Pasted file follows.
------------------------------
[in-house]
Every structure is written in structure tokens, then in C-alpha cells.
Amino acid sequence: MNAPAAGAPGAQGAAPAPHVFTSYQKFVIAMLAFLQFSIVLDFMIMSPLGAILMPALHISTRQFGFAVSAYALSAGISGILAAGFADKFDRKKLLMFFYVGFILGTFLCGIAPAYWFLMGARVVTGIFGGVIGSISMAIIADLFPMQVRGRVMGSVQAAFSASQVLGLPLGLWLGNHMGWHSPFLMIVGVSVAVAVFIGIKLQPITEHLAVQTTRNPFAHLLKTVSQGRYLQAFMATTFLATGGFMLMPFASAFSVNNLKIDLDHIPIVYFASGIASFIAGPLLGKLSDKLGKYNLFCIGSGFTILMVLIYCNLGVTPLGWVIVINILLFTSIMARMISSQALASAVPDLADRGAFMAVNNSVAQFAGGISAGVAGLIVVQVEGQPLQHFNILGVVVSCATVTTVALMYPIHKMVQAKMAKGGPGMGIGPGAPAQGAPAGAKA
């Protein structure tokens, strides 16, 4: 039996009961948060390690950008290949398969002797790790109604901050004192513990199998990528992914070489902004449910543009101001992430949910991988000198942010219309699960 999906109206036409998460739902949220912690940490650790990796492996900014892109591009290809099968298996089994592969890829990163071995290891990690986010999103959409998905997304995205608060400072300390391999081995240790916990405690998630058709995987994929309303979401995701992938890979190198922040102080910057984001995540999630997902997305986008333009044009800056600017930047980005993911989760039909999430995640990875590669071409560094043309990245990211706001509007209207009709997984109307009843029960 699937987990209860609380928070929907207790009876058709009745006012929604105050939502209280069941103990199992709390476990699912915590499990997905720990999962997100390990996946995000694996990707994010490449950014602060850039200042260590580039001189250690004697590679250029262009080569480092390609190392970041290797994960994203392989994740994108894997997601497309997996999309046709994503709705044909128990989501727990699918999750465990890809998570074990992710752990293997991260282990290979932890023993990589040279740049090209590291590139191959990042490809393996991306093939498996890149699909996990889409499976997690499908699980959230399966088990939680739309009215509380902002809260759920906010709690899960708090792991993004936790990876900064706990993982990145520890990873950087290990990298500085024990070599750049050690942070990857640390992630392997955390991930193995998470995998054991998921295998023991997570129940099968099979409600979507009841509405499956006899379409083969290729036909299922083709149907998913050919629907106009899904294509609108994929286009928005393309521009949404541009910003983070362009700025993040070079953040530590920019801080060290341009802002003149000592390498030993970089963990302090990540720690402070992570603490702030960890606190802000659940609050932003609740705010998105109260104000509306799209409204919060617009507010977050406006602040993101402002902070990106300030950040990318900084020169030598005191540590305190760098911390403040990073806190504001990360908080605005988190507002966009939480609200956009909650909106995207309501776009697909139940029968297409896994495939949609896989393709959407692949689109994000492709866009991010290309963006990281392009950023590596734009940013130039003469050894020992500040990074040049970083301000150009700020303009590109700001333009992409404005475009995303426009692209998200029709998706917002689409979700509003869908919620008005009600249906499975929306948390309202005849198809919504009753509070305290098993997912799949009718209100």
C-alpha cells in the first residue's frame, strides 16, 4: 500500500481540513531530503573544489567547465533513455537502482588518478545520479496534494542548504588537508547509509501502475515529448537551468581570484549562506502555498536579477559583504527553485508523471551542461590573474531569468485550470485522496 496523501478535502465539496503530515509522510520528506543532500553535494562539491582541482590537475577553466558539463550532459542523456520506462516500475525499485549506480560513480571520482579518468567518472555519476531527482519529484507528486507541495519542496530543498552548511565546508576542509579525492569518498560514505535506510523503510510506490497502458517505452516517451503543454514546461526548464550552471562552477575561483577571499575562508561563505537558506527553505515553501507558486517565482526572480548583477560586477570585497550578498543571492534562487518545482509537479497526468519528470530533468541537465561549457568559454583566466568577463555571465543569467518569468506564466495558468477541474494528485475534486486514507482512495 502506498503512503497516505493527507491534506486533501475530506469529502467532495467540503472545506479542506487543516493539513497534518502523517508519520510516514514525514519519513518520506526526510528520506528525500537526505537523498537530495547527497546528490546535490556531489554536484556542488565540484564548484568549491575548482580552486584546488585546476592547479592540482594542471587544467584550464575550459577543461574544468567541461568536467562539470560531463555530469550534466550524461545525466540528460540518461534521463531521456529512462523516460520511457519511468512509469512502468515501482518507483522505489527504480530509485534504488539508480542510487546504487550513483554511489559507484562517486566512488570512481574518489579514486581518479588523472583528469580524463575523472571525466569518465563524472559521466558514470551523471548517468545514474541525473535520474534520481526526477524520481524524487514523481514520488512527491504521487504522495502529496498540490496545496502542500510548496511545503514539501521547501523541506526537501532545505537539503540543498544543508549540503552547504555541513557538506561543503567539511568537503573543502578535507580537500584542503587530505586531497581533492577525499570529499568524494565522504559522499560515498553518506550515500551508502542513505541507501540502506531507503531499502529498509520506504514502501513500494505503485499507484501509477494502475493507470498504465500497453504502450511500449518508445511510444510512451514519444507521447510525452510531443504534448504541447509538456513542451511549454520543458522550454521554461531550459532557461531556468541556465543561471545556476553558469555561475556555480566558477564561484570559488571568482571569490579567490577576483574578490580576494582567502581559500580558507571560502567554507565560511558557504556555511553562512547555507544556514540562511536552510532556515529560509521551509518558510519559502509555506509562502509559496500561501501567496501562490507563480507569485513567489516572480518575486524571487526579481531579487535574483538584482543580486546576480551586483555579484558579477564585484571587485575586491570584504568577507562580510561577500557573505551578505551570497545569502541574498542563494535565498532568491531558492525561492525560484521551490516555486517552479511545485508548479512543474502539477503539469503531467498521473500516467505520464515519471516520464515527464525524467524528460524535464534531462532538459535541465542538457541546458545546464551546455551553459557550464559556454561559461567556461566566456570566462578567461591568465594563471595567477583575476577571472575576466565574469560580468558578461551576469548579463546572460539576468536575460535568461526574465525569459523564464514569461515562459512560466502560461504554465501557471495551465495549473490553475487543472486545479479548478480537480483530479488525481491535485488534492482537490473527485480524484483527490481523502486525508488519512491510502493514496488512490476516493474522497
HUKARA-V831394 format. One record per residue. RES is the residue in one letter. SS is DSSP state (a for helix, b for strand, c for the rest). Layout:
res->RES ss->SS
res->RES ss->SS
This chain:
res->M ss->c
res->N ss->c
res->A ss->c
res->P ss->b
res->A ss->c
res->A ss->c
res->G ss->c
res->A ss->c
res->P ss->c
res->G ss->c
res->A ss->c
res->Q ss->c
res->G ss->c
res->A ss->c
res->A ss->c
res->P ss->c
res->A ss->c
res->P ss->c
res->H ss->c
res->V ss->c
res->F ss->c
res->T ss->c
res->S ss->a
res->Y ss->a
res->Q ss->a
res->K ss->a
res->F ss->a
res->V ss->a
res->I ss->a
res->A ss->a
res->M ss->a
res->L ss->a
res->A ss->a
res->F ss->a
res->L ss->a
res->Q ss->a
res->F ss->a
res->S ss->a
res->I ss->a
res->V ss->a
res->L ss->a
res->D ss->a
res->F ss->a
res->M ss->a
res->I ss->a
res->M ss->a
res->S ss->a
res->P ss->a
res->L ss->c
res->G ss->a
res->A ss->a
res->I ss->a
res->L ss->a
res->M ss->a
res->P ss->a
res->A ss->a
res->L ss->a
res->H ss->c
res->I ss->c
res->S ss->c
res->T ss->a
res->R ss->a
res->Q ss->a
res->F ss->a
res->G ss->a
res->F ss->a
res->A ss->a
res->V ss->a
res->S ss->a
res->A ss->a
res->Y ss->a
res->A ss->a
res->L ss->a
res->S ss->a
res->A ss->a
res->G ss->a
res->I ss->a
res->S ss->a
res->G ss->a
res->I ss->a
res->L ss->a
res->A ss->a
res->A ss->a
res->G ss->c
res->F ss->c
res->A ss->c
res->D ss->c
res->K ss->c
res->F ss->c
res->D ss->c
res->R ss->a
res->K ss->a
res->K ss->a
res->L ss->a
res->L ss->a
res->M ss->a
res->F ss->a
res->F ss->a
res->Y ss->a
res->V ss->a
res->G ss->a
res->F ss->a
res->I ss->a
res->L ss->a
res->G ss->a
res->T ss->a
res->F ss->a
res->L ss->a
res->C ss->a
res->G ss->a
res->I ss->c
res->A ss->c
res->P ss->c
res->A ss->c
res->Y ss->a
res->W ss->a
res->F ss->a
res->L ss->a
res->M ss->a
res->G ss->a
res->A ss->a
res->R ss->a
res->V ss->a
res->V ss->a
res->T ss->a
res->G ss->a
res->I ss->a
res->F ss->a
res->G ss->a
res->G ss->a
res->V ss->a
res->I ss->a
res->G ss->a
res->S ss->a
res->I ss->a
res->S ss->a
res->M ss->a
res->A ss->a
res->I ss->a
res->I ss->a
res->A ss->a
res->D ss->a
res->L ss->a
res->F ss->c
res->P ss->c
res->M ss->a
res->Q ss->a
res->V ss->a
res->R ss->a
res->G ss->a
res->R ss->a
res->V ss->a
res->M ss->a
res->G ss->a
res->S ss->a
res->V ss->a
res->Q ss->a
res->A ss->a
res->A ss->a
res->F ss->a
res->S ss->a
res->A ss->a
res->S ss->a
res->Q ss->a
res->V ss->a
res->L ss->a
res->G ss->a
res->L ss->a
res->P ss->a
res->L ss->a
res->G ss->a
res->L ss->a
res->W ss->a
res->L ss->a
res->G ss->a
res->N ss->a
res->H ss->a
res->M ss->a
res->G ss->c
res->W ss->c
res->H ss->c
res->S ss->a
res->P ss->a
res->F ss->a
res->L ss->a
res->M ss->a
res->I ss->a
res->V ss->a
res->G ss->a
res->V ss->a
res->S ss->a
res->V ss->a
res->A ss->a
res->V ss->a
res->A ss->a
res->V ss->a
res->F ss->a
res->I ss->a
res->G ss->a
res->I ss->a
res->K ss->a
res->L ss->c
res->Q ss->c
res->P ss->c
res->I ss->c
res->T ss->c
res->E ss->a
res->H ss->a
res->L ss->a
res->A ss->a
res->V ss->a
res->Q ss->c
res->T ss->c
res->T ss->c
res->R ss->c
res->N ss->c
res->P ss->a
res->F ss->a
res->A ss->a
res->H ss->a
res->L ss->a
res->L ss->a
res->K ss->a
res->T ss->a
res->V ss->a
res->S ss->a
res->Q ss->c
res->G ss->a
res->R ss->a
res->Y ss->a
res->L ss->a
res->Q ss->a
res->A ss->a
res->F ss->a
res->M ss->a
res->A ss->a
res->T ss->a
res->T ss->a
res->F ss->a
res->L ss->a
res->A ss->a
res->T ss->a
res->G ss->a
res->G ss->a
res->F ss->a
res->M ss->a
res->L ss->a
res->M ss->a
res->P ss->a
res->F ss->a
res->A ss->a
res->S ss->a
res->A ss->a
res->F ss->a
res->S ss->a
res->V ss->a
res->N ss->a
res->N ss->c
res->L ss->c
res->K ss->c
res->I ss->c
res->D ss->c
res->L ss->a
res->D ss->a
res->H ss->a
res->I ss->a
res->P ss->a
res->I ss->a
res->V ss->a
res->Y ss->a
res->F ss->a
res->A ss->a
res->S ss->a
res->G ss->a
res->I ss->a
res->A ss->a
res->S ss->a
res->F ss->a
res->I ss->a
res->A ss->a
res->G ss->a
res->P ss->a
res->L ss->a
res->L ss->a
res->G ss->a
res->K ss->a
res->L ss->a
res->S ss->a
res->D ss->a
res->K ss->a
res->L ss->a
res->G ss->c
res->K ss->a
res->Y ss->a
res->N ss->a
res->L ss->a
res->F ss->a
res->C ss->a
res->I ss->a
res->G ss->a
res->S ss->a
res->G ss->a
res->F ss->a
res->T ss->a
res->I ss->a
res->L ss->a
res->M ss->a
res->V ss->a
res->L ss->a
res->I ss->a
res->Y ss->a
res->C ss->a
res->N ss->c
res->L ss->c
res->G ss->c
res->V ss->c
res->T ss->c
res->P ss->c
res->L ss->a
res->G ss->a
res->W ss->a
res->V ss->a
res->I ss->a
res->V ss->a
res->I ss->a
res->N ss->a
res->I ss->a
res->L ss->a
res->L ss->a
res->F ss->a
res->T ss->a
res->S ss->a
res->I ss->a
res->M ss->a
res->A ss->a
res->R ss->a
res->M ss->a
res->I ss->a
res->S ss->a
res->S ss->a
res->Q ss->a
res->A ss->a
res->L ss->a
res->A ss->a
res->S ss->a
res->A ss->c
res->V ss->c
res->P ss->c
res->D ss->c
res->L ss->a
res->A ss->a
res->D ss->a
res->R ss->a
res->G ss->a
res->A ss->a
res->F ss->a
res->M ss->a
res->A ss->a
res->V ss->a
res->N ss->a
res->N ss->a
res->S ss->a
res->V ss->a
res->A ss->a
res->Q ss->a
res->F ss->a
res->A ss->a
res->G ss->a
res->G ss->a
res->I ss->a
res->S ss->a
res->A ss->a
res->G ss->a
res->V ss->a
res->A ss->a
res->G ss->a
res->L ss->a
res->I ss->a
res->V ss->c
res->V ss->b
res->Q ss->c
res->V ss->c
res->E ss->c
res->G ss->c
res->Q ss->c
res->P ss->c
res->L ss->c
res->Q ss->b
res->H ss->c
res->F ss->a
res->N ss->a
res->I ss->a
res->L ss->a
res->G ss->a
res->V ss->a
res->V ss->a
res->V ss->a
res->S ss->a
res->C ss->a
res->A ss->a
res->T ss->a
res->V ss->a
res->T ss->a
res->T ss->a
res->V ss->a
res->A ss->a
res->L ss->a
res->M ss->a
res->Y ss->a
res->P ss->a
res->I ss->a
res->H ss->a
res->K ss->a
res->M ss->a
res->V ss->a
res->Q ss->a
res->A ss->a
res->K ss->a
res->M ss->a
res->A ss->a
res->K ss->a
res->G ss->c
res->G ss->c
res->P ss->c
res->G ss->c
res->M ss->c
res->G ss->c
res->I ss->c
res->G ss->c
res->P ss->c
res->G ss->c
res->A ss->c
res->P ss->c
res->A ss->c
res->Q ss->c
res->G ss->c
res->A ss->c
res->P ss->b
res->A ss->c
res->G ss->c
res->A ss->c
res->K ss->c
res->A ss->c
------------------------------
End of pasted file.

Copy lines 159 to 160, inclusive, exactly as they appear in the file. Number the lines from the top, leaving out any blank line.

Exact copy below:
res->G ss->a
res->R ss->a